Increase transparency of the government
The influence of big money in politics is even more insidious when the source is unknown. “Dark money” creates opportunities for governmental corruption by allowing groups and individuals—including non-American interests—to donate money to campaigns through third-party groups so it can’t be traced back. This kind of political spending means no one knows the motives behind certain donations, but given the funds they pump into the system, dark money groups obviously feel there is some beneficial return on investment. Although it’s impossible to tell exactly how much dark money is circulated in the political system, the 2018 election included nearly $300 million in spending from non-disclosed groups. The 28th Amendment offers a solution. Improvements to campaign finance regulations would strengthen elections and prevent undisclosed political donations from posing vulnerabilities to American democracy. By ending dark money spending, people can be more confident in the sources of funding for (and influence on) their politicians.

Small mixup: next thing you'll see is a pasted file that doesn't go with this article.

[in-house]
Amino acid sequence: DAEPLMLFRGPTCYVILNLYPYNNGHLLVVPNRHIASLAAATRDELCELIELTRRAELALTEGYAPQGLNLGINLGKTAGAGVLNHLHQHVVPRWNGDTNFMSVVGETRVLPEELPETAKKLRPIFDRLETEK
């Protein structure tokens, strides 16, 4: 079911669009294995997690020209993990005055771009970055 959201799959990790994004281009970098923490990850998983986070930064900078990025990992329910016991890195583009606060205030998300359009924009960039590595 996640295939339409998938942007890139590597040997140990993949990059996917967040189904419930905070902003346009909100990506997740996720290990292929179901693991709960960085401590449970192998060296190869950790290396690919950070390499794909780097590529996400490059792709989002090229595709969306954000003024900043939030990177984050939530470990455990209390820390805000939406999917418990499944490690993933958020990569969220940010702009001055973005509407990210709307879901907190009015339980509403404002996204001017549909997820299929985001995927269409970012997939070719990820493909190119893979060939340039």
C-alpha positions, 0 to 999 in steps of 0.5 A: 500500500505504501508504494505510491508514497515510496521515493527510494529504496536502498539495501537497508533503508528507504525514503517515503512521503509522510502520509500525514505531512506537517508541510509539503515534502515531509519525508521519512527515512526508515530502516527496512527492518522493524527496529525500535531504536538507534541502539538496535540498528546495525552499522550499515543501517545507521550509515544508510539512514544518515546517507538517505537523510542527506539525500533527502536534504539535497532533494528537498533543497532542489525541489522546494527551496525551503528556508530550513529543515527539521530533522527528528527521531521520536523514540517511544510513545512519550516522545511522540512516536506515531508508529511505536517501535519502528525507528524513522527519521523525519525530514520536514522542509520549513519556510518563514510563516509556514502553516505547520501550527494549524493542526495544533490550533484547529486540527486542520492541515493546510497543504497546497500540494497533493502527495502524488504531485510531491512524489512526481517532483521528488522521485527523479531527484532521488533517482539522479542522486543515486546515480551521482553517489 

Get foreign influence out of elections